Sramana Mitra: Belarus is not your own division?
Bruno Lowagie: No, it’s not our own company. It’s a company with a subsidiary in Belgium. We pay the Belgian company but the people who work on iText are in Belarus.
Sramana Mitra: How has revenue ramped?
Bruno Lowagie: I believe that in 2011, we finished with $2.4 million. Then we switched to accounting in Euros. In 2014, we had €5 million.
Sramana Mitra: This is all self-financed?
Bruno Lowagie: Yes.
Sramana Mitra: Excellent. How big do you think is the opportunity? How big a company can you build on this premise?
Bruno Lowagie: It depends on which path we are going to follow. In 2013, we had various options. Option zero was “Get Out” – an exit. This was option zero because we soon found out that we’d never pass a due diligence—our companies had been growing organically, but there was plenty of room for improvement.
Option one was to “Milk It”. We had a nice business going on. We had about five employees and a nice profit. We could have continued being a mom-and-dad business until business would inevitably fade away. This was not in our nature. We’re more ambitious than that.
I’m skipping option two for a moment and jumping to option three, which is codenamed “Pedal to the Metal”. This involved talking to VCs and other investors. We asked these investors, “Suppose that we worked together, what would you suggest us to do?” We made a checklist based on these discussions, but eventually we decided that option three wasn’t for us either. I like riding a bicycle but going with a VC feels like, “I’m going to give you an injection and next year, you’re going to win the Tour de France.”
So we went for option two, which is the ‘Drive it’ strategy. We took the checklist we made based on our discussions with the investors and turned it into a priority list. We are now executing that list. We changed the company structure, we installed a board of directors, and we changed accountants and appointed Deloitte as the auditor. We also started hiring people. In every new board meeting, new hires are being approved. In a way, we have been funding our own Series A in 2014. This required plenty of change and our EBITDA dropped from 62% to 44%. We’re still highly profitable, but we investing more in further growth.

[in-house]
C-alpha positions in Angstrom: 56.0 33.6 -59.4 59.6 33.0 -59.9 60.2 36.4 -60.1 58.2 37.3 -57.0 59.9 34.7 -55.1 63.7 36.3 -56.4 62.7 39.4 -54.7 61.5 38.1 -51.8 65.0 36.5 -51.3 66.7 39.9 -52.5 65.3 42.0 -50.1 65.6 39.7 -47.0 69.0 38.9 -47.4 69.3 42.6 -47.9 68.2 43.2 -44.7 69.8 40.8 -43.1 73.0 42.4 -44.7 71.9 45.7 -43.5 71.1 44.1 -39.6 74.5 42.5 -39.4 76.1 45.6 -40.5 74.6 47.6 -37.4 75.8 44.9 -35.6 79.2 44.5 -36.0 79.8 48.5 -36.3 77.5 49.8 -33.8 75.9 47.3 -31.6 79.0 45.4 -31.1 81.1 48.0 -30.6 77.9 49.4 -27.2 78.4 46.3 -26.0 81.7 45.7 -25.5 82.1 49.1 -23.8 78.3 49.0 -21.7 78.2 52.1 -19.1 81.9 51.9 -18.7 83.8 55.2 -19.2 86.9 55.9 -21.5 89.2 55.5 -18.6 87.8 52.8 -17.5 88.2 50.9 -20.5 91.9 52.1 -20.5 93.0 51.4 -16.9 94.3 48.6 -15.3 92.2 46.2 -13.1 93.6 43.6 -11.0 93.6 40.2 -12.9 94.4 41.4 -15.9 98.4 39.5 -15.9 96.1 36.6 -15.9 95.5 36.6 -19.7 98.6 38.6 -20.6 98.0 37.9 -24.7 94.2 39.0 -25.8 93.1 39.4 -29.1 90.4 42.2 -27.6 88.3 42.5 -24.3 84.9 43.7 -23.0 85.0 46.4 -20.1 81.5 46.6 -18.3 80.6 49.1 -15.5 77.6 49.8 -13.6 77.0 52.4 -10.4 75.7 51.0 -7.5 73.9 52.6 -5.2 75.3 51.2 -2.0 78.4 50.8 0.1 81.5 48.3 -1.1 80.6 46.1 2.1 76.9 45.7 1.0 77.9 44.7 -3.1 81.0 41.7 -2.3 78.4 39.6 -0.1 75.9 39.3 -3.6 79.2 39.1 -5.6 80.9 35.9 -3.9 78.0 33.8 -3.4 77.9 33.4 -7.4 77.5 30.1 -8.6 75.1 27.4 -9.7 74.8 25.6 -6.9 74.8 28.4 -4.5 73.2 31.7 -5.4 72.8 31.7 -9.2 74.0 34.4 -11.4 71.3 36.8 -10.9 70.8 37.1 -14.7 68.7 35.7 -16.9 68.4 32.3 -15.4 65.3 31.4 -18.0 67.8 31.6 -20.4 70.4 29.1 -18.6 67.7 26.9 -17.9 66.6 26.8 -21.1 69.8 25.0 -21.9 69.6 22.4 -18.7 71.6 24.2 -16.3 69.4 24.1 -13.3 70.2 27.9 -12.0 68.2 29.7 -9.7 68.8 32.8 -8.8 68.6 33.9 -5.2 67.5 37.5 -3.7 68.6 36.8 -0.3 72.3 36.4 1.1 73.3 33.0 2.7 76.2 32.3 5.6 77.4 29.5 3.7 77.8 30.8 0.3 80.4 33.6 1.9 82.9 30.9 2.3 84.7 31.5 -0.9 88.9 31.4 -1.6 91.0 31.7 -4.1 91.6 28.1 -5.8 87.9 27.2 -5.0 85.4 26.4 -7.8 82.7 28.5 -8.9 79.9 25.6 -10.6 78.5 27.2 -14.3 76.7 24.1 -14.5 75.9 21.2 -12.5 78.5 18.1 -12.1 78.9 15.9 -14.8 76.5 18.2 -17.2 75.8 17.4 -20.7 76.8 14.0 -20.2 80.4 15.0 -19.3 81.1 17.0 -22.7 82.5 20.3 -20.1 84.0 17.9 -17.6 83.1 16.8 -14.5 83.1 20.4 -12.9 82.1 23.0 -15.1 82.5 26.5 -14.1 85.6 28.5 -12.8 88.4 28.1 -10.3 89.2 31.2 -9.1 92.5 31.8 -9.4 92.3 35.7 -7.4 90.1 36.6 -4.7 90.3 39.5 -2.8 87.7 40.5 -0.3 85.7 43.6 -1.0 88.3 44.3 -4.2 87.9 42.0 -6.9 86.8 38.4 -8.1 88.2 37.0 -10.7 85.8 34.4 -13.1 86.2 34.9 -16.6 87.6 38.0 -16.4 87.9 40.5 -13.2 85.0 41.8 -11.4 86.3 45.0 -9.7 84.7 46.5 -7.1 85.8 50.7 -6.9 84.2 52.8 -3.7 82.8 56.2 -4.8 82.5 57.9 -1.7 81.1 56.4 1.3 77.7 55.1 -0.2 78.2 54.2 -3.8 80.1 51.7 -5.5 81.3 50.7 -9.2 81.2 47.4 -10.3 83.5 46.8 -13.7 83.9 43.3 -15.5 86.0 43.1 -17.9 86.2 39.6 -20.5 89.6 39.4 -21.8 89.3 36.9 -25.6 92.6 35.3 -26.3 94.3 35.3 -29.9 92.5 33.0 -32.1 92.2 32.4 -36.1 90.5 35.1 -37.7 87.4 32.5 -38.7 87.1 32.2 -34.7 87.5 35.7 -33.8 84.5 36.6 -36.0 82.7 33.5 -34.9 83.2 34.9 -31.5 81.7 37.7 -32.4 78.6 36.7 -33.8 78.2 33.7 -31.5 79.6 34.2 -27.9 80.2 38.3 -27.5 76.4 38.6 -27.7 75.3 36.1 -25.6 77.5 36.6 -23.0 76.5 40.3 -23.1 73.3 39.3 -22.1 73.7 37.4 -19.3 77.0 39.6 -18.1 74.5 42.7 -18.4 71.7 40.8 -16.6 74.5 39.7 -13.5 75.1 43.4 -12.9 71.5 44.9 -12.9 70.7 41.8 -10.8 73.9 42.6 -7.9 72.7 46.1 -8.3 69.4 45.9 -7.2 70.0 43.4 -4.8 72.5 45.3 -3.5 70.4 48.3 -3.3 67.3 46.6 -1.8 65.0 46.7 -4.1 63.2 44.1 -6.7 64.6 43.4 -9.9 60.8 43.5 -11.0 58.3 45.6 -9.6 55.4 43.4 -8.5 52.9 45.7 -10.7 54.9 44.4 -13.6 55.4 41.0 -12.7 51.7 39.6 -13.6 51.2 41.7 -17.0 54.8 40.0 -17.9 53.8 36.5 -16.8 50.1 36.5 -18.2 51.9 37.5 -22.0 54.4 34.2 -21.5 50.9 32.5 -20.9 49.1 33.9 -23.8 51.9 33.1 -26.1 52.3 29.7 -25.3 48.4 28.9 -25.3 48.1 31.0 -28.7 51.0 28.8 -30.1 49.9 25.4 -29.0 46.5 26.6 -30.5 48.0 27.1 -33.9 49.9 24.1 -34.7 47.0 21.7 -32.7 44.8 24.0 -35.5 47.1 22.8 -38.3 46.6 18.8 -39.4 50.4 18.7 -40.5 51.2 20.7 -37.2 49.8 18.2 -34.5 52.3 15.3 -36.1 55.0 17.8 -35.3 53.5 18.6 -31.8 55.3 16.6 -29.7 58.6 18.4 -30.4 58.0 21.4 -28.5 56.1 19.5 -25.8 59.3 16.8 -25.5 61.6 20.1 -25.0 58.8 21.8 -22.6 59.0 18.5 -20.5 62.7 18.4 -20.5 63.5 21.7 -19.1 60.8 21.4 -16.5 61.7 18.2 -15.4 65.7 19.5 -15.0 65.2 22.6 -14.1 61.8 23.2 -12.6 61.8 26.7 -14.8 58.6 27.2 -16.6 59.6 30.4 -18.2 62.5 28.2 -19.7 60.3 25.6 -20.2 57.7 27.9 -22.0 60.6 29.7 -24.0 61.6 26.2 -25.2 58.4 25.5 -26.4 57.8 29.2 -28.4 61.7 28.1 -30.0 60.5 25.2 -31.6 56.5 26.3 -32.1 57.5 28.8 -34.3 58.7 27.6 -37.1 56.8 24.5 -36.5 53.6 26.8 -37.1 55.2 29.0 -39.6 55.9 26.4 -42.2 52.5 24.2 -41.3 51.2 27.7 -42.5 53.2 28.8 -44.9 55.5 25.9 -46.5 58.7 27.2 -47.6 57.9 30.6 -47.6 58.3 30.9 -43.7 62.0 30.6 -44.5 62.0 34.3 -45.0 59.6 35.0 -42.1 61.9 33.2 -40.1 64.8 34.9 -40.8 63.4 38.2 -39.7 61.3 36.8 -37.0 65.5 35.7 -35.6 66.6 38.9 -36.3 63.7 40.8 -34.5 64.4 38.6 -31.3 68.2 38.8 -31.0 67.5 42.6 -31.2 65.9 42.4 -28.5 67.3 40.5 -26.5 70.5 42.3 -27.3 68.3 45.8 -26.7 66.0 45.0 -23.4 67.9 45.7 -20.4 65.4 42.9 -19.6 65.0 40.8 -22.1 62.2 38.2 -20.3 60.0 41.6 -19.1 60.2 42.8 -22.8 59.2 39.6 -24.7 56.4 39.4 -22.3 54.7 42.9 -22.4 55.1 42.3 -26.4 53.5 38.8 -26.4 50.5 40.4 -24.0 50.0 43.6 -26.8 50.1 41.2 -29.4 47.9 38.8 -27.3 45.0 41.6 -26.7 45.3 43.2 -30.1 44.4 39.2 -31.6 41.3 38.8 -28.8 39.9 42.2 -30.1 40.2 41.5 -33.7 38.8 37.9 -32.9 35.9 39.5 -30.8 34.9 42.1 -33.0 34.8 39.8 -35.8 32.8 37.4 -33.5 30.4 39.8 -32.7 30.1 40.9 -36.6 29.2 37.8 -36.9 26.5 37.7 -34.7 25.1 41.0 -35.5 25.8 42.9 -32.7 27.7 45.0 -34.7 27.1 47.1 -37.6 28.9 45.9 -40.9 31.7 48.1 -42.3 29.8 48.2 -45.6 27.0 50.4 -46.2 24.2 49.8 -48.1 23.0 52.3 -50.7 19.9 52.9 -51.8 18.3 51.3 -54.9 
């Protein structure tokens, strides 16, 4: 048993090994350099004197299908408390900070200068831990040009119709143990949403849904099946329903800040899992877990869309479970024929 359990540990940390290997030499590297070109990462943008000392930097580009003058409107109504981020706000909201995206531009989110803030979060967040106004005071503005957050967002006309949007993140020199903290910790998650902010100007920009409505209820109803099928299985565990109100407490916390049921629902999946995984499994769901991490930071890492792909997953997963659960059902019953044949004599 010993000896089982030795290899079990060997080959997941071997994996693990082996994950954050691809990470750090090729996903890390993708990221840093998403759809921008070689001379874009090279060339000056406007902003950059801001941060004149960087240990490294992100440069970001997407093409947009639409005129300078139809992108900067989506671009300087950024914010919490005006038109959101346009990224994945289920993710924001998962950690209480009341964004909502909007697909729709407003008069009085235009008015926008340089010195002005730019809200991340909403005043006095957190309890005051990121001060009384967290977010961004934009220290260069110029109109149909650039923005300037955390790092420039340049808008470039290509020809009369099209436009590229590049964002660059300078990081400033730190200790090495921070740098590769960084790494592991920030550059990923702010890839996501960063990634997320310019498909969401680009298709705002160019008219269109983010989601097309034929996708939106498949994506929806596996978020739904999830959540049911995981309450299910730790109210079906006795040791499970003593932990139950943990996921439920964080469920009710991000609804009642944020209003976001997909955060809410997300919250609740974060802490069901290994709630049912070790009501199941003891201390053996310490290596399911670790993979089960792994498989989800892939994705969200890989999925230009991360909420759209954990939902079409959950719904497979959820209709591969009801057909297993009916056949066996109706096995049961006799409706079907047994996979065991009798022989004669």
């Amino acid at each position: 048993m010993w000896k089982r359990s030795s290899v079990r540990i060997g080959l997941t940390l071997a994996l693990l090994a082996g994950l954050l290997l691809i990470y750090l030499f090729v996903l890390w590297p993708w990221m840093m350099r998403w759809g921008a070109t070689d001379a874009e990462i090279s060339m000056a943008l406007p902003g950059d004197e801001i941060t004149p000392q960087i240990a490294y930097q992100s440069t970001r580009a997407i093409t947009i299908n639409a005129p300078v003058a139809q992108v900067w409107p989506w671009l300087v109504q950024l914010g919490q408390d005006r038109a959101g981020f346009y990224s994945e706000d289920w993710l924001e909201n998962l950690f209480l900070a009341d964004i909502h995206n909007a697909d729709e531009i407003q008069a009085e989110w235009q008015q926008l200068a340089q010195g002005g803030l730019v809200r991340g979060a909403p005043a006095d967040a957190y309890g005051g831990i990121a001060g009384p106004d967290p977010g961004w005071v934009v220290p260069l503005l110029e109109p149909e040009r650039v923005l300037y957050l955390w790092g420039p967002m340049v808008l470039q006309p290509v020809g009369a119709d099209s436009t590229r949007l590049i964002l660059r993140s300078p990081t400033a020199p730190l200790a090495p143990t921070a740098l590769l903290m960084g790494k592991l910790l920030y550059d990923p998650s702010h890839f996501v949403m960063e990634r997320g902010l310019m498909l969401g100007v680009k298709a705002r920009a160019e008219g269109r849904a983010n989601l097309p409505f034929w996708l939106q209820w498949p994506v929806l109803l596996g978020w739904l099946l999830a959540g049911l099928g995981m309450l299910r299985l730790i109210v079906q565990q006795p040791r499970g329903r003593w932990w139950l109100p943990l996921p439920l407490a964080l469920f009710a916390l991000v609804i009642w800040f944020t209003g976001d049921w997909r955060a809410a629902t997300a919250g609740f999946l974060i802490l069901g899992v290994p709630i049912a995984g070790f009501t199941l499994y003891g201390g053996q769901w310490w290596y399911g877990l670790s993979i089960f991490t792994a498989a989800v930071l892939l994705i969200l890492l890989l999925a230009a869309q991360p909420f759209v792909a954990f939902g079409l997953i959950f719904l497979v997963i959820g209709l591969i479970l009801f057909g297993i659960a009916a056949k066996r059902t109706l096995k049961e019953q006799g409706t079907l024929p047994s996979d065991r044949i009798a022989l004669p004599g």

The goal for 2015 is to have €6.5 million in revenue. Looking at the revenue of the first quarter of 2015, I see that we’re on schedule. We’re ready for our Series B and although we’ve had many offers from VCs, we have sufficient capital in our companies to self-fund this next round. It’s really rewarding to see how the team that is being established since 2014 has managed to help us work through our business checklist. It’s not an easy journey, but it never ceases to be an exciting one.
Sramana Mitra: That’s right. The riding a bike and Tour de France is a good analogy.
Bruno Lowagie: The same goes for private equity buyers. Today, if things go down, we only have ourselves to blame, because we’re the ones at the helm of the company. I know of a company that was acquired by investors and the original owners saw the ship going in the wrong direction, but much to their frustration, they couldn’t change its course because they were no longer in charge. That’s one of the reasons why Ingeborg and I didn’t really go for private equity, although we did receive offers after winning Deloitte’s Technology Fast 50 in Belgium.
We changed the company from an LLC equivalent in the US to an NV, which is the equivalent of a corporation in the US. An NV in Belgium has the obligation to have a Board of Directors. We were in the Board but we asked somebody who has retired from business to be our Chairman.